FIGS. 10 to 12 show a variant of the previous tool holder 1 explained with reference to FIG. 1, in the bush part 7 of which a bush body 51 similar to the bush body 35 is inserted. To accommodate the bush body 51, the bush part 7 again has a circular-cylindrical mounting opening 53 which is concentric to the axis of rotation 5 and is formed by an outer circumferential region 17, closed in an annular manner, of the bush part 7. The bush body 51 on its own, i.e. when the tool is not yet clamped, sits in the mounting opening 53 in a radially elastic manner in frictional connection, to be precise in such a way that the bush body 51 can be exchanged in operation. The radial elasticity of the bush body 51 is so great that the bush body 51 can follow a thermal expansion of the circumferential region 17 of the bush part 7 by means of an induction coil, as has been explained above with reference to FIG. 1.

The bush body 51, as best shown by FIGS. 11 and 12, is designed as a corrugated body over its entire axial length and has a bush wall 55 closed in the circumferential direction. Alternating in the circumferential direction, axially elongated slots 61 start from the outer lateral surface 57 and from the inner lateral surface 59 of the bush wall 55 and extend in radial longitudinal planes in each case with slot walls parallel to one another but do not extend up to the other lateral surface 59 or 57, respectively. The depth of the slots 61 in the radial direction is greater than their width in the circumferential direction, slots which are adjacent in the circumferential direction overlapping one another radially. In order to weaken the wall cross section as little as possible, the slots 61 are between 0.1 and 0.3 mm wide, and viewed overall there are between 10 and 20 slots 61, specifically 16 slots 61 in the exemplary embodiment shown, which results in an adequate compromise between radial bearing capacity of the bush body 51, its torque-transmitting capacity and its radial elasticity. Since the bush wall 55 is closed in the circumferential direction on account of the meander or corrugated structure, the bush body 51 can transmit a comparatively high torque from the bush part 7 to the tool shank 11.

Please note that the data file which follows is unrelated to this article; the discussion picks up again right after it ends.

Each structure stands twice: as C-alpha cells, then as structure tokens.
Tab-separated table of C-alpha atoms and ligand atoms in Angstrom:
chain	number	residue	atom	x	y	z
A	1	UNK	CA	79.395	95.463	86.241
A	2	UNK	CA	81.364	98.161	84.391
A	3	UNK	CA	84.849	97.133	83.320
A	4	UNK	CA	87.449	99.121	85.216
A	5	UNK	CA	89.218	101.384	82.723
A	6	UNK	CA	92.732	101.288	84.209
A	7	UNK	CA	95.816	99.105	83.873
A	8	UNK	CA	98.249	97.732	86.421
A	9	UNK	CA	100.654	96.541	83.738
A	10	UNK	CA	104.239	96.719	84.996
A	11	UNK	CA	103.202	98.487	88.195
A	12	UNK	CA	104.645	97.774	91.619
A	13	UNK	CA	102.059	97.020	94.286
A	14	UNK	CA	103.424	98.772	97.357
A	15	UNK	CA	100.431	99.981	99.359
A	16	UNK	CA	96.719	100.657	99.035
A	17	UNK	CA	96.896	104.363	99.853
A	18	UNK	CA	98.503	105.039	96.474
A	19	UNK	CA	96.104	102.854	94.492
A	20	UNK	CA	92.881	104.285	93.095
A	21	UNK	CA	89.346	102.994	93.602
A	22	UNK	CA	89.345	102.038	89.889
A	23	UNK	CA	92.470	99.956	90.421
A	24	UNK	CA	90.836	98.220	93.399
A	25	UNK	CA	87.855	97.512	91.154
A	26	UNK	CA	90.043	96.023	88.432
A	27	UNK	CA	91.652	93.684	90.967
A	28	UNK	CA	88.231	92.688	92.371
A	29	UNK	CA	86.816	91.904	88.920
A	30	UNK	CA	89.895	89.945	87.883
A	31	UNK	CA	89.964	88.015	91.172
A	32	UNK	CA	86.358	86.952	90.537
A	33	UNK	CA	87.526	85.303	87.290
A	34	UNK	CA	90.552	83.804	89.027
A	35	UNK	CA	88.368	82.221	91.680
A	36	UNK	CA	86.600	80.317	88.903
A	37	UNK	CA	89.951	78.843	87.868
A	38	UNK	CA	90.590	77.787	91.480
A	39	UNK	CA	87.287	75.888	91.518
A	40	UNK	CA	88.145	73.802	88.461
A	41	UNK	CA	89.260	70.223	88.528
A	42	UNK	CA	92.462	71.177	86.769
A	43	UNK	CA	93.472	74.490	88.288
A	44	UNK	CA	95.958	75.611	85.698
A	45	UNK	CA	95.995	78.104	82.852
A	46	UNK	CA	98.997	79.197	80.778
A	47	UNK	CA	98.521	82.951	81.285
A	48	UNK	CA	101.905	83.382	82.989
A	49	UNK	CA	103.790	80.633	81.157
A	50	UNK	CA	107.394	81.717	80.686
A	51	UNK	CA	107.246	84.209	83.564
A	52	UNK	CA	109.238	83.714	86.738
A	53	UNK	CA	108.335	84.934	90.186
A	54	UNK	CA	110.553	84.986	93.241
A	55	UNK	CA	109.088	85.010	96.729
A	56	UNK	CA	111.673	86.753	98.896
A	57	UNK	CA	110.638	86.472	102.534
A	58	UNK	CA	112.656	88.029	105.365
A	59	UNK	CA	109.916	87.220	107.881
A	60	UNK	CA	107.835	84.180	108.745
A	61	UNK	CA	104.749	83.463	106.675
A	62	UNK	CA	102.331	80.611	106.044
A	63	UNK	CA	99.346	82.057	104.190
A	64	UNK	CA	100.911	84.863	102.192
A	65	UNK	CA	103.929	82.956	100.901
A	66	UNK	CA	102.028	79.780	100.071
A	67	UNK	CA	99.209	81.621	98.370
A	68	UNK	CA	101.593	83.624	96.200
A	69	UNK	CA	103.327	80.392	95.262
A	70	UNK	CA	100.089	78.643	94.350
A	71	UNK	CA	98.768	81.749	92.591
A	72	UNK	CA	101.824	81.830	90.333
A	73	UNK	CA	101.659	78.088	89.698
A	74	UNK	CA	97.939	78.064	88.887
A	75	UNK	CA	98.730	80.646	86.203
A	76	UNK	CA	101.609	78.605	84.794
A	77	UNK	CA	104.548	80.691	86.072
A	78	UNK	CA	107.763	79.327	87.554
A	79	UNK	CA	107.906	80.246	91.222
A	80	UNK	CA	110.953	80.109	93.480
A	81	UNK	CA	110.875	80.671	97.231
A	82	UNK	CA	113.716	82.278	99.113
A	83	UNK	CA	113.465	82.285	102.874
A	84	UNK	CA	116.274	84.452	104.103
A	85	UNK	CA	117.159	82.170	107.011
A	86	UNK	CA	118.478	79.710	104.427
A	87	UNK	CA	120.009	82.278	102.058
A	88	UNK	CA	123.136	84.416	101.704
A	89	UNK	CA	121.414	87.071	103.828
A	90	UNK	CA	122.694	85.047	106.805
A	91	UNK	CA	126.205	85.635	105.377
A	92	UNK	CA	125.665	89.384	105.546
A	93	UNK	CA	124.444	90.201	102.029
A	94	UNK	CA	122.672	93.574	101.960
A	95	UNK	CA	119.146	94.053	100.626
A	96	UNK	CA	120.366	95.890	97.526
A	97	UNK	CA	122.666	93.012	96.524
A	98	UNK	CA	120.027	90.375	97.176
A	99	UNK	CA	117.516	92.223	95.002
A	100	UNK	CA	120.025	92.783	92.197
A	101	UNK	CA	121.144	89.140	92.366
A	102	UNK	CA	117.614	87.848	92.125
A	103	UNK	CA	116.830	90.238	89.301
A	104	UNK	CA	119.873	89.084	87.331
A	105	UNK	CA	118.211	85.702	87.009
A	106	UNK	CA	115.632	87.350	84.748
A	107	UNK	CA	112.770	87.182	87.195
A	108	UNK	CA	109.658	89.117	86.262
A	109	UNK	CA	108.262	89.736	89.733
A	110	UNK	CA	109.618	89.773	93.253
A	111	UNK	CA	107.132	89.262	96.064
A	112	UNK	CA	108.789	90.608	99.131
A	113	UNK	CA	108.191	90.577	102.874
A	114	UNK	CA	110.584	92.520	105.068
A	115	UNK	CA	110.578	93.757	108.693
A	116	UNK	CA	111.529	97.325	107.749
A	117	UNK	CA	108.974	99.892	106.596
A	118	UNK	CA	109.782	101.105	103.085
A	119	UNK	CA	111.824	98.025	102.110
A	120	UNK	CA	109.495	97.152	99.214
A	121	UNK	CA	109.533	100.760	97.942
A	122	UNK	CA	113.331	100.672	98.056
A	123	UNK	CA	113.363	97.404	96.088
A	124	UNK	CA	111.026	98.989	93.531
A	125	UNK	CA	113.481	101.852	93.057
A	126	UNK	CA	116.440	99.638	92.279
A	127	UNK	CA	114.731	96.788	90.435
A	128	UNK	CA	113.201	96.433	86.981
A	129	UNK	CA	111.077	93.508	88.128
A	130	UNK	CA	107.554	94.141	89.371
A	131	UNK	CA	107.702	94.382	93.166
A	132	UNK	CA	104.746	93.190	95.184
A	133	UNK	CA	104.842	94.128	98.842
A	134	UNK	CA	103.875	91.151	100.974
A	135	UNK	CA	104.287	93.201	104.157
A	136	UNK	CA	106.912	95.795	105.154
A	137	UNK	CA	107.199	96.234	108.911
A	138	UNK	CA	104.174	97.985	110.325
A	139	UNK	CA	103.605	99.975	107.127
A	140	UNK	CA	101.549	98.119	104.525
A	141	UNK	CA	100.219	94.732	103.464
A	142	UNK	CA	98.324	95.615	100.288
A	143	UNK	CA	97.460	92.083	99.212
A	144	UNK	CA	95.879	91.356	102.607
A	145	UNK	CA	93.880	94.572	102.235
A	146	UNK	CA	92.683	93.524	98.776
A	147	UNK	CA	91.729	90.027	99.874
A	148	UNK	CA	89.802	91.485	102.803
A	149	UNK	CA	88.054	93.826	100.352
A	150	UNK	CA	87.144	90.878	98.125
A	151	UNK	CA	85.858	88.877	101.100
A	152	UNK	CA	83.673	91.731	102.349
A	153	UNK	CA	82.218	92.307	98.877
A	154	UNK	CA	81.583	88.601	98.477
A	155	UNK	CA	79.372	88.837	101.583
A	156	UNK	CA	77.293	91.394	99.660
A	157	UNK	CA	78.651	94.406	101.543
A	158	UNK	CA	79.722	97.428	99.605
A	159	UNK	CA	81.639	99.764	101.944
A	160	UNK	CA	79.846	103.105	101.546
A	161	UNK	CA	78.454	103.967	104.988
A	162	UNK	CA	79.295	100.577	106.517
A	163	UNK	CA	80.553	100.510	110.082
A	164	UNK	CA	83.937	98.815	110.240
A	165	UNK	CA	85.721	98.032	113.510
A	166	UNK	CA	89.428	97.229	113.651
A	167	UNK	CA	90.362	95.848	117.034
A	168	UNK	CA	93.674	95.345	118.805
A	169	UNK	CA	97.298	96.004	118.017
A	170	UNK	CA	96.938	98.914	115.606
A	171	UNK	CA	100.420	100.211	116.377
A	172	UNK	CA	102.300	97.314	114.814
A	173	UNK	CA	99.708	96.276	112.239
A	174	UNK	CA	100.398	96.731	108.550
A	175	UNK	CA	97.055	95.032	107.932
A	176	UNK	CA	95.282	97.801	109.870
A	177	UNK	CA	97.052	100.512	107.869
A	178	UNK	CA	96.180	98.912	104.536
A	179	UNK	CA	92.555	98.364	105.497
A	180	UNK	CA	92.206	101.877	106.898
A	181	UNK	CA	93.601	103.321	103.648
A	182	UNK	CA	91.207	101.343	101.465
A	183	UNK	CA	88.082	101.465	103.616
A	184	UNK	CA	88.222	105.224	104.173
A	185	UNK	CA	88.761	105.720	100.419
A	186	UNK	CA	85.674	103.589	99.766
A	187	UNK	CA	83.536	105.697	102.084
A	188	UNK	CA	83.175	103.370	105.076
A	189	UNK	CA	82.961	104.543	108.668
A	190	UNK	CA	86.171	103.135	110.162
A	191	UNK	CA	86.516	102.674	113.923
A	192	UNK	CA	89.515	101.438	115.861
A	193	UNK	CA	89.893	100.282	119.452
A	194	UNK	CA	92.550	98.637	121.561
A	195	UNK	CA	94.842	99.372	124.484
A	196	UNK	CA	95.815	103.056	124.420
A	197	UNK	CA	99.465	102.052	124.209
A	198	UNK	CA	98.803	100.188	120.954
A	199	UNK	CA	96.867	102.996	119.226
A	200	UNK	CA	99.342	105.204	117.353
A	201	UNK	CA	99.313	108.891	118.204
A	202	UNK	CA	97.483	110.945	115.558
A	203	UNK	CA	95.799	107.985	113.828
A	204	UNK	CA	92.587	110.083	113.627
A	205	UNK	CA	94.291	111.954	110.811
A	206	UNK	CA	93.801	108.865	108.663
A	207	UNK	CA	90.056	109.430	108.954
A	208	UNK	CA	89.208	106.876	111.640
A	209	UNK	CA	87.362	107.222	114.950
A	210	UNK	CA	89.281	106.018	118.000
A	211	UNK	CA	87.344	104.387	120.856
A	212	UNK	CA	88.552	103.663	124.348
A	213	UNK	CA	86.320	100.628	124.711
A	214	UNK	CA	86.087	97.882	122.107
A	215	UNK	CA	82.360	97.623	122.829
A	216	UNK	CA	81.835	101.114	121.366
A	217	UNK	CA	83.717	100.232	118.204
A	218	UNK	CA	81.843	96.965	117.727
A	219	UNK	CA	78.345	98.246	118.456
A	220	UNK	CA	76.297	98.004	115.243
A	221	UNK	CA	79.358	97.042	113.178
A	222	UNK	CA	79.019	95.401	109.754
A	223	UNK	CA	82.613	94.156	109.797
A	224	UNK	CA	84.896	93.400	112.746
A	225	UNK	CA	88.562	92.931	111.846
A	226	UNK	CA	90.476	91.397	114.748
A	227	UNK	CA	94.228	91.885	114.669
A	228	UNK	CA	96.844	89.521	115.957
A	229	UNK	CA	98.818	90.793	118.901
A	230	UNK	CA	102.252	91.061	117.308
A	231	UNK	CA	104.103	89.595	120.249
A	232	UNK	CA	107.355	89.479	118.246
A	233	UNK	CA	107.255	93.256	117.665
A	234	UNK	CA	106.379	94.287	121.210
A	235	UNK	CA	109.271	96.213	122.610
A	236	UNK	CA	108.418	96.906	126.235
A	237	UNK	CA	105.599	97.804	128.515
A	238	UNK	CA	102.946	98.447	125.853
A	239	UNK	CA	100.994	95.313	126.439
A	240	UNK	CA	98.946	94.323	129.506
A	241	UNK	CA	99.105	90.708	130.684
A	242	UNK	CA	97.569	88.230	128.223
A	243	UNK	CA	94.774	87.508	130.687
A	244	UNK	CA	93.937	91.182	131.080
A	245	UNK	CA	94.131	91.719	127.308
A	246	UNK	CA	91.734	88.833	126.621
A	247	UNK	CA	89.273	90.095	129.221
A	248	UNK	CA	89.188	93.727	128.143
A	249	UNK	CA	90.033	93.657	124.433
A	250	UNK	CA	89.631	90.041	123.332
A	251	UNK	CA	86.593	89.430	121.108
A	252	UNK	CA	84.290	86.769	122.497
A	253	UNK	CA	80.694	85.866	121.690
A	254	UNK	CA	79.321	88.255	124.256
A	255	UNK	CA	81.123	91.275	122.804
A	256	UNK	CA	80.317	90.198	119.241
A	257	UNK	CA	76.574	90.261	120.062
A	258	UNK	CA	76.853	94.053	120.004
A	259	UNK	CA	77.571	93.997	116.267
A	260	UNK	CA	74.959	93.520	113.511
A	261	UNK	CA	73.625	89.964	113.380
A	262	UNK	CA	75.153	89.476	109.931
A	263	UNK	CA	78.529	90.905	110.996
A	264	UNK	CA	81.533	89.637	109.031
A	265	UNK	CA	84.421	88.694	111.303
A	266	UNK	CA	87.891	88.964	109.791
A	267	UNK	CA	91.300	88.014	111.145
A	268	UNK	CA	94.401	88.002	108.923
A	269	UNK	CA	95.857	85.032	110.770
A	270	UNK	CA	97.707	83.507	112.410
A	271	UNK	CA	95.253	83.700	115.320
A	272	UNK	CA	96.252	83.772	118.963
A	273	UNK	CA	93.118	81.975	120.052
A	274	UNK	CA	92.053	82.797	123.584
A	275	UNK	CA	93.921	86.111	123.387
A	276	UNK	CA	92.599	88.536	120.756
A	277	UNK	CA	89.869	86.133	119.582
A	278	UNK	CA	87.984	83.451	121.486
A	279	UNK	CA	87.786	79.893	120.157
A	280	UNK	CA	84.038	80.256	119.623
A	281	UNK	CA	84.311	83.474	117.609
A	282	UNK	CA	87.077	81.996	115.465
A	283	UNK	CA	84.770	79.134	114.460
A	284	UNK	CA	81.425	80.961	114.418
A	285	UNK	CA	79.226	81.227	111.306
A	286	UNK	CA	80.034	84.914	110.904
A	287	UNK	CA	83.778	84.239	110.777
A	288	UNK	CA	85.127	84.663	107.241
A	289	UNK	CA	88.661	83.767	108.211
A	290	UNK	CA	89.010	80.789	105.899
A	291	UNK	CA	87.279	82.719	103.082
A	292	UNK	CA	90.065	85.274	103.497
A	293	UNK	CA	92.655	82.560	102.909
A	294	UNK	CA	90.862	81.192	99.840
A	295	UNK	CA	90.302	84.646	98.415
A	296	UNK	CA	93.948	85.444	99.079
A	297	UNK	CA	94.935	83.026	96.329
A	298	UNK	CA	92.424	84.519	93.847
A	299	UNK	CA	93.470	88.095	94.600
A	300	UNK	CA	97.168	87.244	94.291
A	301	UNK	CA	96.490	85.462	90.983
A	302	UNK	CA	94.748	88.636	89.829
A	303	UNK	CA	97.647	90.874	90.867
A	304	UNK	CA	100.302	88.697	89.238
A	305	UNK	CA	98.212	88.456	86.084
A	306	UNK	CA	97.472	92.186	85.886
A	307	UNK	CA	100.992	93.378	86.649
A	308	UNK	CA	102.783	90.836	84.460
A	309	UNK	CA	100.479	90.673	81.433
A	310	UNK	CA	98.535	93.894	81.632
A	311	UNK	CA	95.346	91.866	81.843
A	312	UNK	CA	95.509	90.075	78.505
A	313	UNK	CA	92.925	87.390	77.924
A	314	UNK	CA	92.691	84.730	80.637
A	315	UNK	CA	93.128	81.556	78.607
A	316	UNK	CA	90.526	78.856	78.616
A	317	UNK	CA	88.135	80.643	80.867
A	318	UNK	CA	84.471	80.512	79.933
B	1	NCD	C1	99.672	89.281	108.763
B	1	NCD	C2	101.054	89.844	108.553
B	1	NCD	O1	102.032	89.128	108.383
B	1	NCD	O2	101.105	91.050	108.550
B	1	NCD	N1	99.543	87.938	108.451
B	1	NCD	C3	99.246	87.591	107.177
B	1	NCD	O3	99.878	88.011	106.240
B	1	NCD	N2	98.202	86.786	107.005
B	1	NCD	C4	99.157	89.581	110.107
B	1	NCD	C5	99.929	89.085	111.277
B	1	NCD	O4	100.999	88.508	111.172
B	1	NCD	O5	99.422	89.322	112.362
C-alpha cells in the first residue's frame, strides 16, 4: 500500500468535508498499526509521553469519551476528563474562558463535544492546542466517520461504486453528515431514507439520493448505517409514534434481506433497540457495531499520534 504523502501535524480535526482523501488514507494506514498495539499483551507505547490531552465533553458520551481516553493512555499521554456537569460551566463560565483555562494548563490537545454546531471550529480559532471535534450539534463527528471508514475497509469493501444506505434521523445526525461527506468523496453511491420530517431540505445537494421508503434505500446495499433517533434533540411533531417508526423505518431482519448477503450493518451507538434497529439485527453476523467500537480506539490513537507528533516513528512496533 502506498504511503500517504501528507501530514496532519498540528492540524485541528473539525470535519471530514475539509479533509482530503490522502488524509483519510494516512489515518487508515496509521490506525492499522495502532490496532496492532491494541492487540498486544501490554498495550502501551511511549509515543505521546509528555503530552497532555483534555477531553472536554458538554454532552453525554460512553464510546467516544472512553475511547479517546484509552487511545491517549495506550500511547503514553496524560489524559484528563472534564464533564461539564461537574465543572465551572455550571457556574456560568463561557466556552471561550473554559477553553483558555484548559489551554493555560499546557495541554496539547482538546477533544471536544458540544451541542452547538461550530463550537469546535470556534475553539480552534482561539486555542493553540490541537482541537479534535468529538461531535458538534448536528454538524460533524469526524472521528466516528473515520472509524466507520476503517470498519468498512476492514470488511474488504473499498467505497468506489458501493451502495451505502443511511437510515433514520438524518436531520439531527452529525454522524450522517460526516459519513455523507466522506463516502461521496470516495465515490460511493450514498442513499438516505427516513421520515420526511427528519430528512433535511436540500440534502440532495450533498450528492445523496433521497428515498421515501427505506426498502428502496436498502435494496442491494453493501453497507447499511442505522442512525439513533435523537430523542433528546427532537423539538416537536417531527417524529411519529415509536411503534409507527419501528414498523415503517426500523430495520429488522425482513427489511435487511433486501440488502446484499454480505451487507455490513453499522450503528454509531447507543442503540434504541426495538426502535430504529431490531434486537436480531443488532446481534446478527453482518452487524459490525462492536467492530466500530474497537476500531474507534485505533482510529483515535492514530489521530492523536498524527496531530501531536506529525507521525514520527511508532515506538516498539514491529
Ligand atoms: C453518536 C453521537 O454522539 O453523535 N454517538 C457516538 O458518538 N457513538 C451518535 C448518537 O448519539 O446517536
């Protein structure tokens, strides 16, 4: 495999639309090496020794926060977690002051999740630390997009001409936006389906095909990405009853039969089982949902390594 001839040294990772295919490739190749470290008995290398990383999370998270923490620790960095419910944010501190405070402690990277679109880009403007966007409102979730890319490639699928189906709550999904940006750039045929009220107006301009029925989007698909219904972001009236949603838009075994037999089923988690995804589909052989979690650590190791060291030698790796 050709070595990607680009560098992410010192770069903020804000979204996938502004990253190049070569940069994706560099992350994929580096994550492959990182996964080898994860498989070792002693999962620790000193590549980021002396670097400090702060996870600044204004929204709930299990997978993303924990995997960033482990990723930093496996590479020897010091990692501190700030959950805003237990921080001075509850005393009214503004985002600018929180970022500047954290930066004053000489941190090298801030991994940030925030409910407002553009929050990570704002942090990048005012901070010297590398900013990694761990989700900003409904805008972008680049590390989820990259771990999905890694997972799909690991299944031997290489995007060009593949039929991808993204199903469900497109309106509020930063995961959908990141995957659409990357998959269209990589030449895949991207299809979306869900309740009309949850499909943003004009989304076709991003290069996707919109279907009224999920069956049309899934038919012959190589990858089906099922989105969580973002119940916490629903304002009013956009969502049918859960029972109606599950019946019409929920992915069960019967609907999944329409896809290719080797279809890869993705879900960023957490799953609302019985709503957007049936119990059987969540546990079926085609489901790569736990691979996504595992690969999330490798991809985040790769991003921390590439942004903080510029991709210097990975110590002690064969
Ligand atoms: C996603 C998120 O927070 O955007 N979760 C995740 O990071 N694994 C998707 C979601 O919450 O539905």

As FIG. 11 shows, the inner lateral surface 59, machined in a circular-cylindrical manner at least when the bush body 51 is inserted into the mounting opening 53, is stepped in the direction of the axis of rotation 5 and, in its region 63 facing the insertion side of the tool shank 11, has an inside diameter which allows interference-fit forces to be transmitted from the bush part 7 to the tool shank 11. The region 63 allowing the transmission of interference-fit forces to the tool shank 11 has an axial length of between two to five times, here about three times, the diameter of the inner lateral surface 59. Directed axially away from the insertion side of the tool shank 11, the bush body 51 is lengthened in a region 65, in which the diameter of the inner lateral surface 59′ is slightly enlarged with a step 67 being formed, so that the inner lateral surface 59′ runs at a slight radial distance from the tool shank 11 when the latter is held in an interference fit in the region 63. The lengthening region 65 of the bush body 51 improves the torque-transmitting capacity of the bush body 51 and provides for slight axis tilting errors of the tool shank 11 during the shrink fitting of the latter.

As FIG. 10 shows, the bush body 51 is inserted essentially completely into the mounting opening 53 of the bush part 7 and terminates approximately flush with its end face 69. The region 63 transmitting interference-fit forces is thus completely enclosed by the bush part 7, so that the bush body 51 can transmit pressing forces in the entire region 63. In addition, the free length of the tool shank 11 which projects beyond the bush part 7 is reduced to the minimum. The region 65 enlarged in diameter, as FIG. 10 also shows, accommodates an adjusting screw 71 which can be screwed in the bush part 7 and serves as an axial stop for the defined shrink fitting of the tool shank 11. Insofar as the above bush body 51 terminates flush with the end face 69, this also includes a termination with chamfers, as are indicated, for example, at 73.

The bush body 51 and the bush part 7 are expediently made of the same material, for example high-temperature steel. The slots 61 primarily provide for the radial elasticity of the bush wall 55, otherwise closed in an annular manner, without appreciably reducing the thermal conductivity of the bush body 51. The improvement in the unshrinking behavior of a tool holder provided with the bush body 51 therefore results primarily from the greater expansion of the region 17 of the bush part 7 as a result of the greater radius.